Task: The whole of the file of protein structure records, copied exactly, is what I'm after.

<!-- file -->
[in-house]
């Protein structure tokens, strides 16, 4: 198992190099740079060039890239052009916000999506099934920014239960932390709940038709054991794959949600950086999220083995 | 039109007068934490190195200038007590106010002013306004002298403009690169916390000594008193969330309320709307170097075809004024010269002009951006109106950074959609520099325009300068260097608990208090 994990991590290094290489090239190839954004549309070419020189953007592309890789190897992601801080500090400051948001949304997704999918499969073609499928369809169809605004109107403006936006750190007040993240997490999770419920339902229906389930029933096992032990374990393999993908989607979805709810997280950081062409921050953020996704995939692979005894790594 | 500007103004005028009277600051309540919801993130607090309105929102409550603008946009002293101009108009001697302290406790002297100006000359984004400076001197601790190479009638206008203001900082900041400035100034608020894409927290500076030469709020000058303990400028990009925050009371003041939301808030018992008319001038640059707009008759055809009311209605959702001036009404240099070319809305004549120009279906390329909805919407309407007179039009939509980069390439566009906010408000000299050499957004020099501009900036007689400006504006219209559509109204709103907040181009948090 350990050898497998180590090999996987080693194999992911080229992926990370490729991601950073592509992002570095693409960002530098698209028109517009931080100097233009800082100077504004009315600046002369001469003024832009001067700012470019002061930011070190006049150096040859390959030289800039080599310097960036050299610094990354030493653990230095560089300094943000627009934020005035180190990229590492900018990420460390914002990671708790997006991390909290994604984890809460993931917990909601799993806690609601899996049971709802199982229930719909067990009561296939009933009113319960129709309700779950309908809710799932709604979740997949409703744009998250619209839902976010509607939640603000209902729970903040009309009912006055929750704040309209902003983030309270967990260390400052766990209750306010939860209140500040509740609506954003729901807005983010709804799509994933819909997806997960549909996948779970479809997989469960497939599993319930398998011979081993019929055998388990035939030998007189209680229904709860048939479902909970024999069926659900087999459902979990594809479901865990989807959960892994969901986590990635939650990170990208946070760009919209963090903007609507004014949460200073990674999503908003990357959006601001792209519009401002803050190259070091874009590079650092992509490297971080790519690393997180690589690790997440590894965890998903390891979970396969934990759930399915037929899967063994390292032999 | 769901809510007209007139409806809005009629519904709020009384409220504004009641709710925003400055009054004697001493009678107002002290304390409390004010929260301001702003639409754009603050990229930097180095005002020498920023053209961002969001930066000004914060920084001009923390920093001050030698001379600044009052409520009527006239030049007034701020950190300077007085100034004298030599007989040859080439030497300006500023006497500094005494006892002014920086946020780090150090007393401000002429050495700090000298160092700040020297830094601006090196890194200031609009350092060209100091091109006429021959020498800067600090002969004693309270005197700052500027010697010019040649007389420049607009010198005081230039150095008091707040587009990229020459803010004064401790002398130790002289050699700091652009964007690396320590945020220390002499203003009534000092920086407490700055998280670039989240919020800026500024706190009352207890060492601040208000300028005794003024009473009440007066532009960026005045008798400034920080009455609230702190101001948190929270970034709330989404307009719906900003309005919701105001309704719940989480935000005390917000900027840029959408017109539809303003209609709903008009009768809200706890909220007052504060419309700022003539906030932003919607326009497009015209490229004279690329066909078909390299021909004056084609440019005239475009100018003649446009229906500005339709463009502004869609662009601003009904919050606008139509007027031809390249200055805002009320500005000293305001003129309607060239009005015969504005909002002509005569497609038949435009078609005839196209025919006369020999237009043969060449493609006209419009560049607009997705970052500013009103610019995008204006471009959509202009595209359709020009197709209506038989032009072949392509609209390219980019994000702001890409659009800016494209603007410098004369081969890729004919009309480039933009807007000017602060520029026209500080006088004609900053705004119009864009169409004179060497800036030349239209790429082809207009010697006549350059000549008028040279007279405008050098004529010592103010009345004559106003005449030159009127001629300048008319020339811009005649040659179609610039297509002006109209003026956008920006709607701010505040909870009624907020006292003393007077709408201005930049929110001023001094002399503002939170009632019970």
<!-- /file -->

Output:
[in-house]
């Protein structure tokens, strides 16, 4: 198992190099740079060039890239052009916000999506099934920014239960932390709940038709054991794959949600950086999220083995 | 039109007068934490190195200038007590106010002013306004002298403009690169916390000594008193969330309320709307170097075809004024010269002009951006109106950074959609520099325009300068260097608990208090 994990991590290094290489090239190839954004549309070419020189953007592309890789190897992601801080500090400051948001949304997704999918499969073609499928369809169809605004109107403006936006750190007040993240997490999770419920339902229906389930029933096992032990374990393999993908989607979805709810997280950081062409921050953020996704995939692979005894790594 | 500007103004005028009277600051309540919801993130607090309105929102409550603008946009002293101009108009001697302290406790002297100006000359984004400076001197601790190479009638206008203001900082900041400035100034608020894409927290500076030469709020000058303990400028990009925050009371003041939301808030018992008319001038640059707009008759055809009311209605959702001036009404240099070319809305004549120009279906390329909805919407309407007179039009939509980069390439566009906010408000000299050499957004020099501009900036007689400006504006219209559509109204709103907040181009948090 350990050898497998180590090999996987080693194999992911080229992926990370490729991601950073592509992002570095693409960002530098698209028109517009931080100097233009800082100077504004009315600046002369001469003024832009001067700012470019002061930011070190006049150096040859390959030289800039080599310097960036050299610094990354030493653990230095560089300094943000627009934020005035180190990229590492900018990420460390914002990671708790997006991390909290994604984890809460993931917990909601799993806690609601899996049971709802199982229930719909067990009561296939009933009113319960129709309700779950309908809710799932709604979740997949409703744009998250619209839902976010509607939640603000209902729970903040009309009912006055929750704040309209902003983030309270967990260390400052766990209750306010939860209140500040509740609506954003729901807005983010709804799509994933819909997806997960549909996948779970479809997989469960497939599993319930398998011979081993019929055998388990035939030998007189209680229904709860048939479902909970024999069926659900087999459902979990594809479901865990989807959960892994969901986590990635939650990170990208946070760009919209963090903007609507004014949460200073990674999503908003990357959006601001792209519009401002803050190259070091874009590079650092992509490297971080790519690393997180690589690790997440590894965890998903390891979970396969934990759930399915037929899967063994390292032999 | 769901809510007209007139409806809005009629519904709020009384409220504004009641709710925003400055009054004697001493009678107002002290304390409390004010929260301001702003639409754009603050990229930097180095005002020498920023053209961002969001930066000004914060920084001009923390920093001050030698001379600044009052409520009527006239030049007034701020950190300077007085100034004298030599007989040859080439030497300006500023006497500094005494006892002014920086946020780090150090007393401000002429050495700090000298160092700040020297830094601006090196890194200031609009350092060209100091091109006429021959020498800067600090002969004693309270005197700052500027010697010019040649007389420049607009010198005081230039150095008091707040587009990229020459803010004064401790002398130790002289050699700091652009964007690396320590945020220390002499203003009534000092920086407490700055998280670039989240919020800026500024706190009352207890060492601040208000300028005794003024009473009440007066532009960026005045008798400034920080009455609230702190101001948190929270970034709330989404307009719906900003309005919701105001309704719940989480935000005390917000900027840029959408017109539809303003209609709903008009009768809200706890909220007052504060419309700022003539906030932003919607326009497009015209490229004279690329066909078909390299021909004056084609440019005239475009100018003649446009229906500005339709463009502004869609662009601003009904919050606008139509007027031809390249200055805002009320500005000293305001003129309607060239009005015969504005909002002509005569497609038949435009078609005839196209025919006369020999237009043969060449493609006209419009560049607009997705970052500013009103610019995008204006471009959509202009595209359709020009197709209506038989032009072949392509609209390219980019994000702001890409659009800016494209603007410098004369081969890729004919009309480039933009807007000017602060520029026209500080006088004609900053705004119009864009169409004179060497800036030349239209790429082809207009010697006549350059000549008028040279007279405008050098004529010592103010009345004559106003005449030159009127001629300048008319020339811009005649040659179609610039297509002006109209003026956008920006709607701010505040909870009624907020006292003393007077709408201005930049929110001023001094002399503002939170009632019970």